When recalling the great Buffalo Bills defenses of the mid-1960s, there are a number of big names that come to mind.  Tom Sestak, Ron McDole, Paul Maguire, George Saimes, Butch Byrd, and many others.  One that has a tendency to get overlooked, unfortunately, is linebacker Harry Jacobs.

Harry Jacobs was drafted by the Detroit Lions in the 11th round of the 1959 NFL Draft, but was released during training camp.  Opportunity came knocking shortly after, however, in the form of a brand new professional league.  The Boston Patriots picked up the 6’1″ middle linebacker, and thus started a career in which Jacobs played in the very first, and final AFL games for his teams.  He is one of just 20 men to have played all 10 AFL seasons.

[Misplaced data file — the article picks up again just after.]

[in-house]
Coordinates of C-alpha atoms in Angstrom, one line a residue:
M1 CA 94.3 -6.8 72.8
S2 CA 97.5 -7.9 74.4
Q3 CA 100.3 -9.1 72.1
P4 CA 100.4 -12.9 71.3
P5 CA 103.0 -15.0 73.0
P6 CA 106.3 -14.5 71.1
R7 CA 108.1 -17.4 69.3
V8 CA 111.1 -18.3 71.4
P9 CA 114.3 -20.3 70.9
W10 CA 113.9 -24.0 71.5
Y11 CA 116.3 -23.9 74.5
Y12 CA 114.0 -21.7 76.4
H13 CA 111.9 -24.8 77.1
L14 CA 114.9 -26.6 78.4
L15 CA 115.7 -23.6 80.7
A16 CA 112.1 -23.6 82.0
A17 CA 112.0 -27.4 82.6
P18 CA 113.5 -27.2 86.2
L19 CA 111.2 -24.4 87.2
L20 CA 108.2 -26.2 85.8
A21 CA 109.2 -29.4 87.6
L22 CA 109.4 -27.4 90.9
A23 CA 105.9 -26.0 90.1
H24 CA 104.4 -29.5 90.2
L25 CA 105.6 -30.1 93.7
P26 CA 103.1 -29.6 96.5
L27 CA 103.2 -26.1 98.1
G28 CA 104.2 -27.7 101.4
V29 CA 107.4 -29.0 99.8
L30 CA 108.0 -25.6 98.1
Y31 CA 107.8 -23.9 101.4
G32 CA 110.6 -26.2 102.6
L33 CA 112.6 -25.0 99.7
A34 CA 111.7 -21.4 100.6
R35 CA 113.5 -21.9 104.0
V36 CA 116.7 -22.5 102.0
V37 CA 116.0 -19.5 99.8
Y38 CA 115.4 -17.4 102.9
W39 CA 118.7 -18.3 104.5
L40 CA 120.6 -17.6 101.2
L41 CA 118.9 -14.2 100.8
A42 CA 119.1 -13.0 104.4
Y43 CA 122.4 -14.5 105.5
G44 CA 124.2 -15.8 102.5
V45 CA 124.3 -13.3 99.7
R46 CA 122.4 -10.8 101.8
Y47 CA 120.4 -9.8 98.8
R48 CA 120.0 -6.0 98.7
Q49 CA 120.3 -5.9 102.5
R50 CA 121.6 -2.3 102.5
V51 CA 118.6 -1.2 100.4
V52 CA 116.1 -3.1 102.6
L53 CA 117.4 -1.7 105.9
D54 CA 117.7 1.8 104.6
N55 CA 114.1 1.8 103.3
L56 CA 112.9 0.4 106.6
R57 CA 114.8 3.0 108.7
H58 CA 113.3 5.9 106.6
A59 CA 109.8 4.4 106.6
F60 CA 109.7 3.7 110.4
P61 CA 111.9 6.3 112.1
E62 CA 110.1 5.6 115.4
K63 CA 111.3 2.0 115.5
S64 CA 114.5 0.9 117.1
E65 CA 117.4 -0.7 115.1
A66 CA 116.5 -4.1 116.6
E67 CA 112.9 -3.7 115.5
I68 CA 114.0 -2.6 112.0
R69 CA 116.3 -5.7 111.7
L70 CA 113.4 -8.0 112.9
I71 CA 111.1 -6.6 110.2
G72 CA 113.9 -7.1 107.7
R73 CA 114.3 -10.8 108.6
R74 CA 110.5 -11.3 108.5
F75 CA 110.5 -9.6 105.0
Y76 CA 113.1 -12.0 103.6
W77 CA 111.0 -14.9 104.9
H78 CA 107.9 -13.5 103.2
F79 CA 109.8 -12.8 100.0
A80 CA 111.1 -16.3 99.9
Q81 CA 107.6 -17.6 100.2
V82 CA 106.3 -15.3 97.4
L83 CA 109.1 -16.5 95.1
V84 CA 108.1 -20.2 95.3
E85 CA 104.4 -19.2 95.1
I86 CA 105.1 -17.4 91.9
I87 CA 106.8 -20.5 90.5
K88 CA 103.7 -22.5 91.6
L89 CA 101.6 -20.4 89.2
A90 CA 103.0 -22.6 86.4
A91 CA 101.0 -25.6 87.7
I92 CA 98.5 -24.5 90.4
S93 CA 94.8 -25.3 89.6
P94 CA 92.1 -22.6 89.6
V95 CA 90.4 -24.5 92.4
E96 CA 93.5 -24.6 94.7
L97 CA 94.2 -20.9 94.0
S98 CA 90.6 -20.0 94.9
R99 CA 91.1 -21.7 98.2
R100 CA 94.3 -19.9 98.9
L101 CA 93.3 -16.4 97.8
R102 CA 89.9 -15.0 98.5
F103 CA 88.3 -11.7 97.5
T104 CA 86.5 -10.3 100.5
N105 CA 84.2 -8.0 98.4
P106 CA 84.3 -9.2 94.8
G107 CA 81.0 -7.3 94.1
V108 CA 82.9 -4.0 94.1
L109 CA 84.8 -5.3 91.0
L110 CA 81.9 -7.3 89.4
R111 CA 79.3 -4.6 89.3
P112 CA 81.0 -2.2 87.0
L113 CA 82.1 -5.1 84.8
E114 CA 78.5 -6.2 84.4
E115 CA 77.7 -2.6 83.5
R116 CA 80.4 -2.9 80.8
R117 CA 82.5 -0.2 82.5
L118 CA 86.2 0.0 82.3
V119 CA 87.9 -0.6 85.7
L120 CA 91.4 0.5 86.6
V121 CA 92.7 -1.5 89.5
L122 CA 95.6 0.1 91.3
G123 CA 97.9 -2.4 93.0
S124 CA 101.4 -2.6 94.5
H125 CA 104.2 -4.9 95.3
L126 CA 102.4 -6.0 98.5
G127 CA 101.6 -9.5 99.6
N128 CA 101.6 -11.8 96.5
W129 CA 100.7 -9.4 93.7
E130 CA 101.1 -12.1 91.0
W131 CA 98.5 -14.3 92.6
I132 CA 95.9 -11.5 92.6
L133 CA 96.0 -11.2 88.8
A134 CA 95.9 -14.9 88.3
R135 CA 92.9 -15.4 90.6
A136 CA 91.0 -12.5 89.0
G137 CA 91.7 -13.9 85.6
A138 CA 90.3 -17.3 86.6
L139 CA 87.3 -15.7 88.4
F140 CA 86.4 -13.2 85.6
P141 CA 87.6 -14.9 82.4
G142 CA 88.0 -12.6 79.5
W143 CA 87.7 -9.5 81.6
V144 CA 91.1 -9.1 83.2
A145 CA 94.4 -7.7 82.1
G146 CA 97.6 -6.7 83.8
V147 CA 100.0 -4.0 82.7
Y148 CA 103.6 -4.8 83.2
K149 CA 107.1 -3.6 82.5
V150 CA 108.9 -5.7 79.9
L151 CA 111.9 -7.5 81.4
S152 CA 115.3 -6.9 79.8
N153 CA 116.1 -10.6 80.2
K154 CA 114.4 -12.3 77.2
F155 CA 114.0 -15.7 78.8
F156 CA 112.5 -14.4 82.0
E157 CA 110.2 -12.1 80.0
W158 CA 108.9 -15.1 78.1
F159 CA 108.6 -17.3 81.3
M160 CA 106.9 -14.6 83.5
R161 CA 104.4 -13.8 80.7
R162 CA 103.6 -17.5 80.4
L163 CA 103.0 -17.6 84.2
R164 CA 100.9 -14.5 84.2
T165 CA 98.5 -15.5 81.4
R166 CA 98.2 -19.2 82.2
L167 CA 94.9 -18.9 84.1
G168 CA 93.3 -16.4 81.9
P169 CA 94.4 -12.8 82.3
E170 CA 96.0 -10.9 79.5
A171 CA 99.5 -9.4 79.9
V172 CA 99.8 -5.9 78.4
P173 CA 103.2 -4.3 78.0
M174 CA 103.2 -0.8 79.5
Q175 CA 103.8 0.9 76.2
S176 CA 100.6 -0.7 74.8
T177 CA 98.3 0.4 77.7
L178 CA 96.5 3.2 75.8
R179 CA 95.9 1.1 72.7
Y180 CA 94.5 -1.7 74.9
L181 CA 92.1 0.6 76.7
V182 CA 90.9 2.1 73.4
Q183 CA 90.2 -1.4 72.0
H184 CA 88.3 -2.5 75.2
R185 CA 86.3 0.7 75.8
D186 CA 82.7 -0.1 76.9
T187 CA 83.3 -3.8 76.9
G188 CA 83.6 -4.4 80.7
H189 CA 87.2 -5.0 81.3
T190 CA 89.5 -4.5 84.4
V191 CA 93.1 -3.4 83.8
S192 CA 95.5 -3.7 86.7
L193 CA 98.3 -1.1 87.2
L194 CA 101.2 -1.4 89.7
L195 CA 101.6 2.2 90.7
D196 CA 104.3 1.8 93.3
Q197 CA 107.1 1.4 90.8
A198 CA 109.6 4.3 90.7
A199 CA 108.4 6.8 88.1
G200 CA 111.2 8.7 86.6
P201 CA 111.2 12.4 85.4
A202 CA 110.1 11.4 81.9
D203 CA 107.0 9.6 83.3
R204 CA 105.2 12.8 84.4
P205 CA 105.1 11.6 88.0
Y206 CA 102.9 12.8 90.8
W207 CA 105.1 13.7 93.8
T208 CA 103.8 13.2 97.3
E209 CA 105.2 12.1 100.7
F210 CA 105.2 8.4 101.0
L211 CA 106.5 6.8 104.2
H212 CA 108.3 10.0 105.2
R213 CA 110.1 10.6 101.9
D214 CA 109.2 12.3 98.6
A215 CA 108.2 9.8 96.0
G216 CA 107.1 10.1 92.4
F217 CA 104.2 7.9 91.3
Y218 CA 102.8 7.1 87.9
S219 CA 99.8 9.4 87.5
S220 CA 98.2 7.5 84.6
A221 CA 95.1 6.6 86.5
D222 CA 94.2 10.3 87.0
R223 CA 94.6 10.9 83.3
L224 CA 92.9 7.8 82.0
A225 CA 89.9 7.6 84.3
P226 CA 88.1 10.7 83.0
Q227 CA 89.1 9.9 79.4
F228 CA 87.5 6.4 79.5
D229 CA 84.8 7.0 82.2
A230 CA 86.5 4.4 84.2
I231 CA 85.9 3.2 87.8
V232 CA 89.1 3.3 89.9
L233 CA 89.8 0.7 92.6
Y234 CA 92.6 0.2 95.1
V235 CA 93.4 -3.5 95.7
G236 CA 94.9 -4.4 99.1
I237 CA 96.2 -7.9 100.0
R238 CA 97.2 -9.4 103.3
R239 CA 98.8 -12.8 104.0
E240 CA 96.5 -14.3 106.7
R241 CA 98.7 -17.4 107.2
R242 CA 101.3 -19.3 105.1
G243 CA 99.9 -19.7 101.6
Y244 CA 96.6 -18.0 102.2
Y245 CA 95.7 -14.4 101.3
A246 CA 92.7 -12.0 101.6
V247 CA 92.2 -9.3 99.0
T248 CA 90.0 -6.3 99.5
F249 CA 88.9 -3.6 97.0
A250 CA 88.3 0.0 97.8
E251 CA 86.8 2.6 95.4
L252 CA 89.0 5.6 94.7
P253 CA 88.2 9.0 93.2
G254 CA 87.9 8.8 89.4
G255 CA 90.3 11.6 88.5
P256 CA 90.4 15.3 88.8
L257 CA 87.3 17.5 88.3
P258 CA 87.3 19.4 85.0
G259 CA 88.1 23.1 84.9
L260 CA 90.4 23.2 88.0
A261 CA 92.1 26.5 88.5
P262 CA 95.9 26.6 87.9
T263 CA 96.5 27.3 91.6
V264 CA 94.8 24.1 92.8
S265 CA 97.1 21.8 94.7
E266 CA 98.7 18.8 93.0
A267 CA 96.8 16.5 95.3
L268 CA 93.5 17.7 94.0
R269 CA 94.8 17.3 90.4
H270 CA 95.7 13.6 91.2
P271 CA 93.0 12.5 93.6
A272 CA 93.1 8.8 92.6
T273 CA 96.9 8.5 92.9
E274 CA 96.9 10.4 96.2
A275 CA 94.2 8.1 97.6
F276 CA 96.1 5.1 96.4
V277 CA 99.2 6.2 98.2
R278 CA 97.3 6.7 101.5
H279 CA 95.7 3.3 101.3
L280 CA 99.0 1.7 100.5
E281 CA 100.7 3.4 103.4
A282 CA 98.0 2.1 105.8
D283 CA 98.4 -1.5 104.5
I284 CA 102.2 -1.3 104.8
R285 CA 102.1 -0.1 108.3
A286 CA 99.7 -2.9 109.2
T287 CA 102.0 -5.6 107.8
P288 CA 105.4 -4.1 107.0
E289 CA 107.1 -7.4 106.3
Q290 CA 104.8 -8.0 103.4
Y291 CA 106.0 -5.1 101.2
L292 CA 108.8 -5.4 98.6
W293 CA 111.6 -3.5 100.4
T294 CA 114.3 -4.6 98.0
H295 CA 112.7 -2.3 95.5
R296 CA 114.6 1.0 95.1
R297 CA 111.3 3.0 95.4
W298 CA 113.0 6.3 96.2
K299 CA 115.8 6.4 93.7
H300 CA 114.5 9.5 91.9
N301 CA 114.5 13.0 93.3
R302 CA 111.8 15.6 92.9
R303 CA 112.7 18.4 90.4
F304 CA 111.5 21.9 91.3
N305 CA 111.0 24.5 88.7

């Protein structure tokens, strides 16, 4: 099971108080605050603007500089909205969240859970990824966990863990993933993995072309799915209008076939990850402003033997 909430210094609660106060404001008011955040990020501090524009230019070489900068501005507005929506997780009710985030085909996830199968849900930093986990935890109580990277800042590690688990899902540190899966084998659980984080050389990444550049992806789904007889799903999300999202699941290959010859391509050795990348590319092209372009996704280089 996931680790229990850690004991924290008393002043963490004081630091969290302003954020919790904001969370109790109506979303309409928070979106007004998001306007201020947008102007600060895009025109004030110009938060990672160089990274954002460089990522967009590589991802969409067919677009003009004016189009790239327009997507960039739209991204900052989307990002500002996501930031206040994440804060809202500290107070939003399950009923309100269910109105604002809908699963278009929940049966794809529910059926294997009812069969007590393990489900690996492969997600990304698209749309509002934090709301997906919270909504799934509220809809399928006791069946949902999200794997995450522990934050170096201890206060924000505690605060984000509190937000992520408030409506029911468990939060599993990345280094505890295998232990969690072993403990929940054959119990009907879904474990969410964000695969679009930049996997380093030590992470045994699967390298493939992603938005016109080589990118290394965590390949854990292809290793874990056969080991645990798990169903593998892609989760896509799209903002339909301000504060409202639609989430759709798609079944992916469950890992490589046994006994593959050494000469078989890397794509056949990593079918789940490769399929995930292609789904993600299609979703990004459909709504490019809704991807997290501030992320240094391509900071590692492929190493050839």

After three seasons in Boston, Harry Jacobs was sold to the Buffalo Bills where he joined Mike Stratton and John Tracey to make up perhaps the AFL’s greatest linebacking trio.  He won two championships with the Bills, spending seven seasons in Buffalo.  Jacobs played his final season with the New Orleans Saints, and retired from the game having played 11 professional seasons.

Today Harry Jacobs is 79 years old, and battling Alzheimer’s.  A recent article details Jacobs career and the challenges he faces today.

Former Bradley and AFL football player battles Alzheimer’s with a zest for life